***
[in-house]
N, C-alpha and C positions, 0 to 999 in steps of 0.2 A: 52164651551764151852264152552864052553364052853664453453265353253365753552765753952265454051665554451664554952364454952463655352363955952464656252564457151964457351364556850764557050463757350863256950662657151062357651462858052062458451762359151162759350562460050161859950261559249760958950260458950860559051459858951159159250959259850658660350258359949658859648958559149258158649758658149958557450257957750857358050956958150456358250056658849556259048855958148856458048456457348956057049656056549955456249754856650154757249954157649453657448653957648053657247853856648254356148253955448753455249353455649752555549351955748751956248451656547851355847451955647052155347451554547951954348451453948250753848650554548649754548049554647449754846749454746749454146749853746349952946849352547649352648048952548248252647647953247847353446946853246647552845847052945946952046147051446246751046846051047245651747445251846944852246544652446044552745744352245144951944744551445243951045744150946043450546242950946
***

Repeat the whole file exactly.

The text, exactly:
[in-house]
N, C-alpha and C positions, 0 to 999 in steps of 0.2 A: 52164651551764151852264152552864052553364052853664453453265353253365753552765753952265454051665554451664554952364454952463655352363955952464656252564457151964457351364556850764557050463757350863256950662657151062357651462858052062458451762359151162759350562460050161859950261559249760958950260458950860559051459858951159159250959259850658660350258359949658859648958559149258158649758658149958557450257957750857358050956958150456358250056658849556259048855958148856458048456457348956057049656056549955456249754856650154757249954157649453657448653957648053657247853856648254356148253955448753455249353455649752555549351955748751956248451656547851355847451955647052155347451554547951954348451453948250753848650554548649754548049554647449754846749454746749454146749853746349952946849352547649352648048952548248252647647953247847353446946853246647552845847052945946952046147051446246751046846051047245651747445251846944852246544652446044552745744352245144951944744551445243951045744150946043450546242950946